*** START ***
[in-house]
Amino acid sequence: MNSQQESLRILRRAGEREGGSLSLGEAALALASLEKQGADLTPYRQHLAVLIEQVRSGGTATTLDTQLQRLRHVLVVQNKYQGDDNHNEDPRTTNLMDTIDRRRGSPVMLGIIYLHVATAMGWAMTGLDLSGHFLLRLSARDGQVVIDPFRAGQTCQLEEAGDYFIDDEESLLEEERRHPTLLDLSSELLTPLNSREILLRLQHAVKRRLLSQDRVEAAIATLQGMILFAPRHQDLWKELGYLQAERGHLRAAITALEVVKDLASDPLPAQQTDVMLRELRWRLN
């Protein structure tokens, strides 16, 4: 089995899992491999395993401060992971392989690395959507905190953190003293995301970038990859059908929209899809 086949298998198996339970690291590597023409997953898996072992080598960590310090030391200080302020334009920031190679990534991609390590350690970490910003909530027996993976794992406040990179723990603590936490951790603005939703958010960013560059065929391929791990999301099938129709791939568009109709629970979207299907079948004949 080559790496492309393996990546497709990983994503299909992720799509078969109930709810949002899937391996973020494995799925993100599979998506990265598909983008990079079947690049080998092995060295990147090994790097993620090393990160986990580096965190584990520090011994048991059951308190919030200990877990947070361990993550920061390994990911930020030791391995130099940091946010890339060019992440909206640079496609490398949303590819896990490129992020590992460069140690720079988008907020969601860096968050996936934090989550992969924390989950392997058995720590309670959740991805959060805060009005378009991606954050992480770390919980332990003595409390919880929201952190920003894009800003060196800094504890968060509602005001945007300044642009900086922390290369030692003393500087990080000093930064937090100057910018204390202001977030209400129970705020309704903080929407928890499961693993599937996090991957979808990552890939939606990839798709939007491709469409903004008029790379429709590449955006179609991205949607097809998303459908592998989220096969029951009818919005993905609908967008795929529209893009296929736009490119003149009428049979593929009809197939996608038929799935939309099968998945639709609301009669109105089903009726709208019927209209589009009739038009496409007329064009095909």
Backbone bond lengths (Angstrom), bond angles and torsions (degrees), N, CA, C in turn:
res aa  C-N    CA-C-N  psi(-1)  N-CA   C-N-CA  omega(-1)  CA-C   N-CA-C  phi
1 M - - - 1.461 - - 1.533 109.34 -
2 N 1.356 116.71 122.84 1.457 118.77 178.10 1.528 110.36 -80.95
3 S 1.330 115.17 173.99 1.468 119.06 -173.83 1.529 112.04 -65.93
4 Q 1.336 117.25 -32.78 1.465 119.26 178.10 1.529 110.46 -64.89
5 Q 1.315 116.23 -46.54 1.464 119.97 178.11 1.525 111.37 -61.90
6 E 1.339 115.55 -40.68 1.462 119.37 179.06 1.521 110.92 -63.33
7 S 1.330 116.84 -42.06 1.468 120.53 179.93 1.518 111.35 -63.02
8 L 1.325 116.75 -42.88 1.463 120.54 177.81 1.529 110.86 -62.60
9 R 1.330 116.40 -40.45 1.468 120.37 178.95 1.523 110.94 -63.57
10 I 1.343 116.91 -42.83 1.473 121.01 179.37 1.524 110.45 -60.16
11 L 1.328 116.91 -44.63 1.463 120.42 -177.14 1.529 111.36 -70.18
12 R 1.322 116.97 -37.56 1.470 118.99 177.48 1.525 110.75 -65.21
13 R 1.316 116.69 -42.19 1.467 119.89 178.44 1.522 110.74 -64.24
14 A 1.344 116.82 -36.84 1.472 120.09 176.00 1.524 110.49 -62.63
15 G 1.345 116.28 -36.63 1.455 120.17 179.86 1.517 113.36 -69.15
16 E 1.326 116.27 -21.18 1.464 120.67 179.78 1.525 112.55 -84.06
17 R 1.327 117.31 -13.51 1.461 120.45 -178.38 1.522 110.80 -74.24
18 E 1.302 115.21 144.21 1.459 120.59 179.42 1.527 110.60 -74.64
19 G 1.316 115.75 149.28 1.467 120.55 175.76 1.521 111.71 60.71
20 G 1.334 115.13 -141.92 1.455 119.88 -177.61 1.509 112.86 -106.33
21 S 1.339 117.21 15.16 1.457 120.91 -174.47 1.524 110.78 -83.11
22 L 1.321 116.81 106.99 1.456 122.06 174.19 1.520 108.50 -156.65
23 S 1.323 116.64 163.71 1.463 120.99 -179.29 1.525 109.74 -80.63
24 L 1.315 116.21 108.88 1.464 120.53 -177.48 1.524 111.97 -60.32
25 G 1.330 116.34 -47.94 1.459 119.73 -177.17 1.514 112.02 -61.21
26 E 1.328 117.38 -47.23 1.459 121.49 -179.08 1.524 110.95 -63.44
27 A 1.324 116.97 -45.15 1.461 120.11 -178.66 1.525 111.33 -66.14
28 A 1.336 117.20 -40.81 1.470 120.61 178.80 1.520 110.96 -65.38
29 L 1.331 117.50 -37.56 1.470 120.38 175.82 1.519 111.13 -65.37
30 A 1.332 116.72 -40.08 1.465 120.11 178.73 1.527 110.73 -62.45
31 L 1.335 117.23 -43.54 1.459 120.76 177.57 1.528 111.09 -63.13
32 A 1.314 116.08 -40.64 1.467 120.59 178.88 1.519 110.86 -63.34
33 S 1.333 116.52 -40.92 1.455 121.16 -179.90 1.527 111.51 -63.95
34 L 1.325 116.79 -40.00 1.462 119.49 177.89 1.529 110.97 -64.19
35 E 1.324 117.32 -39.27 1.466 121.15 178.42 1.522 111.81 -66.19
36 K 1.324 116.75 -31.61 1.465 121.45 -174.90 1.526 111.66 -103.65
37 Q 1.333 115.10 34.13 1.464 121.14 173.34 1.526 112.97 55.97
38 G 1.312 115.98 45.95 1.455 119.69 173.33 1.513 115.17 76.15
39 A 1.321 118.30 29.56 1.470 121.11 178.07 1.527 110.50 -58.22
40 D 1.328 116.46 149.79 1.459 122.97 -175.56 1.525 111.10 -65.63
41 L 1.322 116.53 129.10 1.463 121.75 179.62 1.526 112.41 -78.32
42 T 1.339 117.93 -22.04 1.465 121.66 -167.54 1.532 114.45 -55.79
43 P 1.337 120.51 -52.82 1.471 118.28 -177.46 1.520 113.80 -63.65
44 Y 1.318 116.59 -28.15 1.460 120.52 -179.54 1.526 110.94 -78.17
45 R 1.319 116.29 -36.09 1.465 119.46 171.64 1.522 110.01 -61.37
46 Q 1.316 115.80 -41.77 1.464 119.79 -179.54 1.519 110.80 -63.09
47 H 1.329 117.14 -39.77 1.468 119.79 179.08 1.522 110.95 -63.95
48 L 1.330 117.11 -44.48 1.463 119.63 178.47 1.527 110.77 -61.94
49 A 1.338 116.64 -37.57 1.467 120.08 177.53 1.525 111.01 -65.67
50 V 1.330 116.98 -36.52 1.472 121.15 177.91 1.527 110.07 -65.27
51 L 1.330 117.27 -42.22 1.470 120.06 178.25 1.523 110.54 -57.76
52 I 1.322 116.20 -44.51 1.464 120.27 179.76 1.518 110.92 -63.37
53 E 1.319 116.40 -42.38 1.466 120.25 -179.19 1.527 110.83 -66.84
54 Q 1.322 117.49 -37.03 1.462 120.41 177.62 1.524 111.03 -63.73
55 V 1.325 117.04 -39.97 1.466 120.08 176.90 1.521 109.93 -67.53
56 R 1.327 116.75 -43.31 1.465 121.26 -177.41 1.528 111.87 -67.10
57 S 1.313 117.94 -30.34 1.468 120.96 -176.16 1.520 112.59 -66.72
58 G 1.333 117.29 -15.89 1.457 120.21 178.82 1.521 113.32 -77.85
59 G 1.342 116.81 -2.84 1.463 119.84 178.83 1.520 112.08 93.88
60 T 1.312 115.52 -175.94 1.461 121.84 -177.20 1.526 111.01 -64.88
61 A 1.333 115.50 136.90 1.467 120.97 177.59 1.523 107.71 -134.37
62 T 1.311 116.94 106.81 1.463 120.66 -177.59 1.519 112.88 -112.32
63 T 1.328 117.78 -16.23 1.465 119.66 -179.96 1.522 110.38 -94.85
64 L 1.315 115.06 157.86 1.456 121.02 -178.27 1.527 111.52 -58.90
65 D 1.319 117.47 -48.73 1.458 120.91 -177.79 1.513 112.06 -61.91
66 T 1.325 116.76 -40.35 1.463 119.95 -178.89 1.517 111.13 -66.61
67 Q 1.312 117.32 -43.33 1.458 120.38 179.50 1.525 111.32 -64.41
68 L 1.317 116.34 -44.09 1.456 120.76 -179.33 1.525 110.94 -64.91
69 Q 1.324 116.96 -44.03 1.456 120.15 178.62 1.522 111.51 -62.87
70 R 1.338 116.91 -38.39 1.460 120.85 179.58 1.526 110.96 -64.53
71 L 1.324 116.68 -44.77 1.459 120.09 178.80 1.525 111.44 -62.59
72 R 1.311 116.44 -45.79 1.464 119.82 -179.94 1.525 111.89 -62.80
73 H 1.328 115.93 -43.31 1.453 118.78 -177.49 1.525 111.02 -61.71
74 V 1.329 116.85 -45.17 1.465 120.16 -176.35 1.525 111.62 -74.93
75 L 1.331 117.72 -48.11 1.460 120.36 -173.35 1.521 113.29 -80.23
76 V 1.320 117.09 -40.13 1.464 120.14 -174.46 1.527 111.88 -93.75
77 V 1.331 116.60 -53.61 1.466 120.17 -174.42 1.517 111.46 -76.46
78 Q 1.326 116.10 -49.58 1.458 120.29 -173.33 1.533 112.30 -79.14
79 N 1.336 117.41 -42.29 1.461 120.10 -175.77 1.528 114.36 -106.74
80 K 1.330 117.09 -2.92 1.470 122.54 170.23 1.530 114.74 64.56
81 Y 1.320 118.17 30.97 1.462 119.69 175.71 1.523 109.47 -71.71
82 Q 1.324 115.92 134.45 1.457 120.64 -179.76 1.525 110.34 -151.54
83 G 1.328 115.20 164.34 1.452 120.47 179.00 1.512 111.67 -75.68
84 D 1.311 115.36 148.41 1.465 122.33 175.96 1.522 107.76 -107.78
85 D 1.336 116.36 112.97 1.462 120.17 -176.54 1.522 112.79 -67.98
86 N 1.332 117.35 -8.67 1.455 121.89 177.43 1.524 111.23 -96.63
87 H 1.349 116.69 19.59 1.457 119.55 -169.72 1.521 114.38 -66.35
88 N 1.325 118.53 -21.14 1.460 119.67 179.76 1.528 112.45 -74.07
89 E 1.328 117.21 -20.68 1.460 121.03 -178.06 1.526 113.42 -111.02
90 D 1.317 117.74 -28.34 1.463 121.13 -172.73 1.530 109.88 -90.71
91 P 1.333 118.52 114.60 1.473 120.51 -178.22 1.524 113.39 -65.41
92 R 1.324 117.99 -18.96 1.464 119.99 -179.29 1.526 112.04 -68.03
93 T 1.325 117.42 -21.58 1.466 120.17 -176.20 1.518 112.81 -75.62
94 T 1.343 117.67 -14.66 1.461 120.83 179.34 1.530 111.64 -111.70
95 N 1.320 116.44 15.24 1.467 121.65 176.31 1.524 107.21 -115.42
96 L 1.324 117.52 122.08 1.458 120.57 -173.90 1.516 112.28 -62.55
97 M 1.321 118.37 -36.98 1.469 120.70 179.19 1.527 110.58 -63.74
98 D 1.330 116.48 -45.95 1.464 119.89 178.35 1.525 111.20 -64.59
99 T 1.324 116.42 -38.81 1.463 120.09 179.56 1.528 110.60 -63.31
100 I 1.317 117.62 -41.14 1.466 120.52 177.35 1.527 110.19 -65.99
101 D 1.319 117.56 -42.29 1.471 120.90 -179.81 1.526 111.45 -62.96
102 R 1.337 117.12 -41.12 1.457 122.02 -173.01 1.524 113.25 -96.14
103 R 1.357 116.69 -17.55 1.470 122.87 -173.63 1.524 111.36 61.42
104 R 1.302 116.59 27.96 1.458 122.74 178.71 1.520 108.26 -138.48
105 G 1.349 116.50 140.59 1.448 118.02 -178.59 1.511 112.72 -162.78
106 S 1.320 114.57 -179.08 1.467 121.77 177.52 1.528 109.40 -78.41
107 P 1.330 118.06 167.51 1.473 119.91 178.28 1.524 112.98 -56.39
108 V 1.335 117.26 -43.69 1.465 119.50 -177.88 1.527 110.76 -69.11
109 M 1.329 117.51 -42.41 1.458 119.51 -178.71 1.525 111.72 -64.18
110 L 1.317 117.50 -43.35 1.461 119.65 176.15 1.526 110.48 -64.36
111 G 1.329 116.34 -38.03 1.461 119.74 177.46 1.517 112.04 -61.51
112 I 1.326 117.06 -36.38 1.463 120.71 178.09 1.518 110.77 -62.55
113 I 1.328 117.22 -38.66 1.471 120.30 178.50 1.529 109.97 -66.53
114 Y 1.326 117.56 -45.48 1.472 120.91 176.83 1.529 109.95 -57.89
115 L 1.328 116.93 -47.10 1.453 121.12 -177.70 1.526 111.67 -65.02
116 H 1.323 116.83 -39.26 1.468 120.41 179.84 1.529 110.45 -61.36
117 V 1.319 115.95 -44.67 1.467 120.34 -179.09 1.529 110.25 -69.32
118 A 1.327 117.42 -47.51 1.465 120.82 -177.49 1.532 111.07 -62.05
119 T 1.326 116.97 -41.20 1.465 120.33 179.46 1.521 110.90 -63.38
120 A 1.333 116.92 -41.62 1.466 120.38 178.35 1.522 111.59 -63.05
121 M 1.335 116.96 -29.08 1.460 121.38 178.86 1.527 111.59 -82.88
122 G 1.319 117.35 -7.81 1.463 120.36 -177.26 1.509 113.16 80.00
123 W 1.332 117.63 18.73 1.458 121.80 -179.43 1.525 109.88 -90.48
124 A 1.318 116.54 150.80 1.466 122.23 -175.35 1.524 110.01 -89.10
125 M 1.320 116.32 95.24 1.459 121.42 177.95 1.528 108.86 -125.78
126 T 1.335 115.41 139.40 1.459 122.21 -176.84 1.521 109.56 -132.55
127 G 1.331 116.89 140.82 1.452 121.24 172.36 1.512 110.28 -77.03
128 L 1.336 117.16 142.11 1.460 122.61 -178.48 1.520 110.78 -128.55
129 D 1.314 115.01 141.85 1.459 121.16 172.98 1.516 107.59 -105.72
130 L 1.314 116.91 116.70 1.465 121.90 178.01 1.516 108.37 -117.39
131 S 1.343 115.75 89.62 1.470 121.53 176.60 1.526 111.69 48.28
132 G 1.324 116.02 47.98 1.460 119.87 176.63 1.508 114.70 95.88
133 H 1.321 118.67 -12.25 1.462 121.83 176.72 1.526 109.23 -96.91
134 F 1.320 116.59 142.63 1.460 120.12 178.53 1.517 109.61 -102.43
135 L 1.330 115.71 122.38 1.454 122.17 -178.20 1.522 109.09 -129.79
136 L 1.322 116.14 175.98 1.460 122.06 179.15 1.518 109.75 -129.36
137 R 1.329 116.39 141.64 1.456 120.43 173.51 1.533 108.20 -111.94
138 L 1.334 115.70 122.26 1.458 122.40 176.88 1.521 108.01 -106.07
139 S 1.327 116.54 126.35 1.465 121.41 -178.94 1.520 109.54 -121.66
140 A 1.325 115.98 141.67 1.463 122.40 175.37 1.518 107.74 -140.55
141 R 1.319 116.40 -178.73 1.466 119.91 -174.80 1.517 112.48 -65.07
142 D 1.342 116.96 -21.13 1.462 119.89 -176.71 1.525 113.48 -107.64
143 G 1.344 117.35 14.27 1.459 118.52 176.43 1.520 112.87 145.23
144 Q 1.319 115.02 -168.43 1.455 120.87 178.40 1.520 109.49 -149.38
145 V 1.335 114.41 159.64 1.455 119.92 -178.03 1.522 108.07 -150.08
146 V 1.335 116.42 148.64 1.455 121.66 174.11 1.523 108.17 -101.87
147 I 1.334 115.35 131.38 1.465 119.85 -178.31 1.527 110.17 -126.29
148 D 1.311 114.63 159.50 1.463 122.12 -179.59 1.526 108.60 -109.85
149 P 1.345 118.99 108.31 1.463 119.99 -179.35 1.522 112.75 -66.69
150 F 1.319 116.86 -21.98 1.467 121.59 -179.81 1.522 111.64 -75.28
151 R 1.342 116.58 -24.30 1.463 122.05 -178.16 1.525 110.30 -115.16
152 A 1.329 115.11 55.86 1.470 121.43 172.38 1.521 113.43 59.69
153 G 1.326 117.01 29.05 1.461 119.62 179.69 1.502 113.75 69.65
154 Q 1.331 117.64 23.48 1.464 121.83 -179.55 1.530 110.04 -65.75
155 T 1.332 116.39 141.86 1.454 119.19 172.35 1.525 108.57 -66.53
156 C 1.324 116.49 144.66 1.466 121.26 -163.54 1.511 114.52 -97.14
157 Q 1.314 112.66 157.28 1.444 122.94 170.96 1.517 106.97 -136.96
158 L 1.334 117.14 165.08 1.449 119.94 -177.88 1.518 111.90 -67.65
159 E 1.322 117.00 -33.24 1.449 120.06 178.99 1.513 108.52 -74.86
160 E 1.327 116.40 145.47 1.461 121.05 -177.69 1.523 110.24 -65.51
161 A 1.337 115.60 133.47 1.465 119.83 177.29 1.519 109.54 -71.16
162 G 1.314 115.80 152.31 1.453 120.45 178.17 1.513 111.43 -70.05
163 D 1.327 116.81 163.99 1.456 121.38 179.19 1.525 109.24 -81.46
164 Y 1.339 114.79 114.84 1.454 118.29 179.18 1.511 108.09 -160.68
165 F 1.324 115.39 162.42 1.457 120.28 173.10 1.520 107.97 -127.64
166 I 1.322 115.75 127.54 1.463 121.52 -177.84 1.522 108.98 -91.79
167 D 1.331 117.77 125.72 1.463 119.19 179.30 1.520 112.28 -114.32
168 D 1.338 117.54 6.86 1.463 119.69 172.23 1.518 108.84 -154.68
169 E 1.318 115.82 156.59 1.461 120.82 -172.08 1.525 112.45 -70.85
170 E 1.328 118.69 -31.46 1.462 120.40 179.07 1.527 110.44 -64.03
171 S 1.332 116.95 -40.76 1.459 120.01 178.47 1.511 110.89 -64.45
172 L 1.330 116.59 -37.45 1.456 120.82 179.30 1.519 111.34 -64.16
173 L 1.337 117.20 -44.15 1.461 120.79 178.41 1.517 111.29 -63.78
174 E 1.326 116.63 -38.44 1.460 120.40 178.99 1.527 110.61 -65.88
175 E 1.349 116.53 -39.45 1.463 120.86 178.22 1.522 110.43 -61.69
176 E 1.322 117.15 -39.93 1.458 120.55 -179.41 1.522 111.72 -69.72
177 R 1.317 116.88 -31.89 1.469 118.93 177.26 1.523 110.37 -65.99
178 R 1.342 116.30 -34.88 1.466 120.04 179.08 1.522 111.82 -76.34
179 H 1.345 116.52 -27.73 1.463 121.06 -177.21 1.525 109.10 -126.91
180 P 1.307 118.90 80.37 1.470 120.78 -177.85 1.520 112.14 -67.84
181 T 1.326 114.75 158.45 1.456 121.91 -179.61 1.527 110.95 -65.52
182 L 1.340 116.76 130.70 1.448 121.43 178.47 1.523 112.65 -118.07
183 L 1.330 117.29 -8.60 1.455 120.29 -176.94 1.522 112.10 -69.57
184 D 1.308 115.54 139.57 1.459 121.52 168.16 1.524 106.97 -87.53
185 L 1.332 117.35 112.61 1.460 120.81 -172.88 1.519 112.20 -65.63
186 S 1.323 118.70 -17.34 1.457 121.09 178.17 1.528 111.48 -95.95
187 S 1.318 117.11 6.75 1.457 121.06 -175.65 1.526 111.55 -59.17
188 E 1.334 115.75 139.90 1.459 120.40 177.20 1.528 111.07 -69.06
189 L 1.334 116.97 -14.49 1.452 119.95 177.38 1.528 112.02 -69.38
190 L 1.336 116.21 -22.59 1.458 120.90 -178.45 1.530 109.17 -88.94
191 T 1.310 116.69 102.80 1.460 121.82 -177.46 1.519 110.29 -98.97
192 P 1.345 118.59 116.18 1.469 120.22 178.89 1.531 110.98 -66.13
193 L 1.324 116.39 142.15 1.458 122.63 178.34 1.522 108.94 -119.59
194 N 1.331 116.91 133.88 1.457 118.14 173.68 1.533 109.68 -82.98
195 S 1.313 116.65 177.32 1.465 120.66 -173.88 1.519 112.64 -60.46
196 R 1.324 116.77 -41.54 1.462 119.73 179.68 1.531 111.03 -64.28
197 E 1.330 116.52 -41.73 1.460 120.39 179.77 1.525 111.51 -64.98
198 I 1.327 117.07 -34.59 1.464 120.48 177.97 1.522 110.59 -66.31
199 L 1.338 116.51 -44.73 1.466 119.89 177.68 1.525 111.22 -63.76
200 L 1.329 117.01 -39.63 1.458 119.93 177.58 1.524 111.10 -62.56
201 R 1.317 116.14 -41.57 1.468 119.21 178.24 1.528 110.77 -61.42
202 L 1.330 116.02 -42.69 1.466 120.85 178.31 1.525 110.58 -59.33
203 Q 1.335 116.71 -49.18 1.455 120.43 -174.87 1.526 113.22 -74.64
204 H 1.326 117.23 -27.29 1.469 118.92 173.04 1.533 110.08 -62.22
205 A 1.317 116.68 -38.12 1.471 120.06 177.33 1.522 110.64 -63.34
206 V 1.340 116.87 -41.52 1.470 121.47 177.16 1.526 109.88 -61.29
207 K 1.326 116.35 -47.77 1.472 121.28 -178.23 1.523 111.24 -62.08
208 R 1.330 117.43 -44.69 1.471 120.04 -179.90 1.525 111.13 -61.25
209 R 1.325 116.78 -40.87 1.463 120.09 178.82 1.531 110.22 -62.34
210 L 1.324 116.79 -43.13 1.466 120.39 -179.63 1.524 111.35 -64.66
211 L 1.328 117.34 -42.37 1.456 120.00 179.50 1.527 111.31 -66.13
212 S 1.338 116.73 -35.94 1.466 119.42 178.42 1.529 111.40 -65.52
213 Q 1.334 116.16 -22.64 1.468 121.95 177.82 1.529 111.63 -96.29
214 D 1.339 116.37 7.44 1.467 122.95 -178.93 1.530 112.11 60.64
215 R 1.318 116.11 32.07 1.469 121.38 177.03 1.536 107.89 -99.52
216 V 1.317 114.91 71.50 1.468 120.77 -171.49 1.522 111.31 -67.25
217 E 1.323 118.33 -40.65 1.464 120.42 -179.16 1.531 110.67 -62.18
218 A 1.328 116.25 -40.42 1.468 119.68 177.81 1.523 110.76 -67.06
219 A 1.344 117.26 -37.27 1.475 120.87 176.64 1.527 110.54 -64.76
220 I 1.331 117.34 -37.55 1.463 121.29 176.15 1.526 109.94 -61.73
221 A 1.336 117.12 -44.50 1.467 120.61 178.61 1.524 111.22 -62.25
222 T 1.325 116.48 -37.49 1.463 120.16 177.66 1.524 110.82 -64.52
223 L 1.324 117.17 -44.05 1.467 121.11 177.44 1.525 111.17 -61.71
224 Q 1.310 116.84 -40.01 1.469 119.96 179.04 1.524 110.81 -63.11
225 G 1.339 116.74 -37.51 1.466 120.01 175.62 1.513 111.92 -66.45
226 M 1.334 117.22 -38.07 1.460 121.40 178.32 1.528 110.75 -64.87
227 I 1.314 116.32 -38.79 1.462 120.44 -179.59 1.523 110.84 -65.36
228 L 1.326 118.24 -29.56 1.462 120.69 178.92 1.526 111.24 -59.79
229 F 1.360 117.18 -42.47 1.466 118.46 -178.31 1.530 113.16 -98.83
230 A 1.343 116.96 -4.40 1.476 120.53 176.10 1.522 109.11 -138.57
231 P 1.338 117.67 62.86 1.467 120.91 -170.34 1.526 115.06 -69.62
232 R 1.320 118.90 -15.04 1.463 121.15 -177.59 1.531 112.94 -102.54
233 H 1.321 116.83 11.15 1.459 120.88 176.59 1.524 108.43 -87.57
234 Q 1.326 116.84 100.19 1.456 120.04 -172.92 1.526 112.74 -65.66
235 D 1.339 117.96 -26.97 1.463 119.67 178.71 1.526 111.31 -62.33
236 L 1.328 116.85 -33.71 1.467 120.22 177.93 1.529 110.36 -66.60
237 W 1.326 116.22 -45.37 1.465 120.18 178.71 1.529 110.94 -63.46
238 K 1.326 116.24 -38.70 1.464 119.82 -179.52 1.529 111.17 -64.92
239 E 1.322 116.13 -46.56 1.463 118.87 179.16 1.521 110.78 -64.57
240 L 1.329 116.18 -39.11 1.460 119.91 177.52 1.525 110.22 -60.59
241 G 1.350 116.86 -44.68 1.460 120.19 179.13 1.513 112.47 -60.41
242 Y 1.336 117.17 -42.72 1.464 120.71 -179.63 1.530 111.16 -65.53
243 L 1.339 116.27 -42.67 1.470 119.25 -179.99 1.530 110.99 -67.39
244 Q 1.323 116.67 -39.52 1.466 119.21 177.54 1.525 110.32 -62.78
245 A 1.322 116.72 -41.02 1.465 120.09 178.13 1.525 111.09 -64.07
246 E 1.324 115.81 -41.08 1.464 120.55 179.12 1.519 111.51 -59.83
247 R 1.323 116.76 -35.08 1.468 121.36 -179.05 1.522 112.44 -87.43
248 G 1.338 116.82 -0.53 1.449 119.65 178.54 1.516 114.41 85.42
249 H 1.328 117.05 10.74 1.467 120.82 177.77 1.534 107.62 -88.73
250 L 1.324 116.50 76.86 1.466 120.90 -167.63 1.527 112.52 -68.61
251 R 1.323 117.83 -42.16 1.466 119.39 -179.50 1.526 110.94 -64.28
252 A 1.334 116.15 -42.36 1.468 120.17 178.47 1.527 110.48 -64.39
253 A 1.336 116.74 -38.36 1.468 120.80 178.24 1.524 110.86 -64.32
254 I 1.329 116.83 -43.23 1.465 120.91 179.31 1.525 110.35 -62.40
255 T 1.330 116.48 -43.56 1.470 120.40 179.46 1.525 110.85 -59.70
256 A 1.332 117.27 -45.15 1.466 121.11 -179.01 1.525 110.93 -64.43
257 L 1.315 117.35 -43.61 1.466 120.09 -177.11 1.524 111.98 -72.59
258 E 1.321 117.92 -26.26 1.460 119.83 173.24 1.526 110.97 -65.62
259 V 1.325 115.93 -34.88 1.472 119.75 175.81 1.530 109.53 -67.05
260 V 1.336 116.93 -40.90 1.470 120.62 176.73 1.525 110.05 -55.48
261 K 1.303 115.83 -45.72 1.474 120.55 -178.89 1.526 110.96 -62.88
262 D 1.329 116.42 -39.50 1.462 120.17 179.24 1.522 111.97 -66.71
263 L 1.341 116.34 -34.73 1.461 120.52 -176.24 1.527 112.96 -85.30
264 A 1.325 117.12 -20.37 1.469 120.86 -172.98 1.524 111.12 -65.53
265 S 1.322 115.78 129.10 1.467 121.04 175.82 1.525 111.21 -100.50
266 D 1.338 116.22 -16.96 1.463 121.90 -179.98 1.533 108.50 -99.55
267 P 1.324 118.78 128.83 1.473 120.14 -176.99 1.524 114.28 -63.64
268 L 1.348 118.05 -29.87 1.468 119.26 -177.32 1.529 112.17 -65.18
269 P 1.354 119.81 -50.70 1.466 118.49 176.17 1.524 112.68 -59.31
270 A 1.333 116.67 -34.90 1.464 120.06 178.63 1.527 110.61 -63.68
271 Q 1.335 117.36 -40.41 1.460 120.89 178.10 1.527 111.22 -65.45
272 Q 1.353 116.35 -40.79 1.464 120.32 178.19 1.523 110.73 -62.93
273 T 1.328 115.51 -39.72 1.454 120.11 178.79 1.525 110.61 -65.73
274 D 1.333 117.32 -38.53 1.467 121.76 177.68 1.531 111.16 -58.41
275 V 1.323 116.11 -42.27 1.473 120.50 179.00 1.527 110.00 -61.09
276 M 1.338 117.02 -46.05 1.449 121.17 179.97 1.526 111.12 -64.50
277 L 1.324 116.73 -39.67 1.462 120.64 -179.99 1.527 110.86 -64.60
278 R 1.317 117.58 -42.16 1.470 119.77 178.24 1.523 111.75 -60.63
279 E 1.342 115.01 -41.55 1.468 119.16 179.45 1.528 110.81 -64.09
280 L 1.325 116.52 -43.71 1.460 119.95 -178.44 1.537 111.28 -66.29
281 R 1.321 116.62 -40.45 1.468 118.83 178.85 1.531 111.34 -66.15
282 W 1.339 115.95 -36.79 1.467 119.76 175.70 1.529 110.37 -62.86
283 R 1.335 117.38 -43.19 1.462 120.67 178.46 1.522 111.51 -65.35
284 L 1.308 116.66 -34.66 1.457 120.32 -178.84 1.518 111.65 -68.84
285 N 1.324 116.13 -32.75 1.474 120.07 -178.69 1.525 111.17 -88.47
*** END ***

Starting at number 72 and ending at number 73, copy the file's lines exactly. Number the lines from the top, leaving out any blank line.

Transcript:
67 Q 1.312 117.32 -43.33 1.458 120.38 179.50 1.525 111.32 -64.41
68 L 1.317 116.34 -44.09 1.456 120.76 -179.33 1.525 110.94 -64.91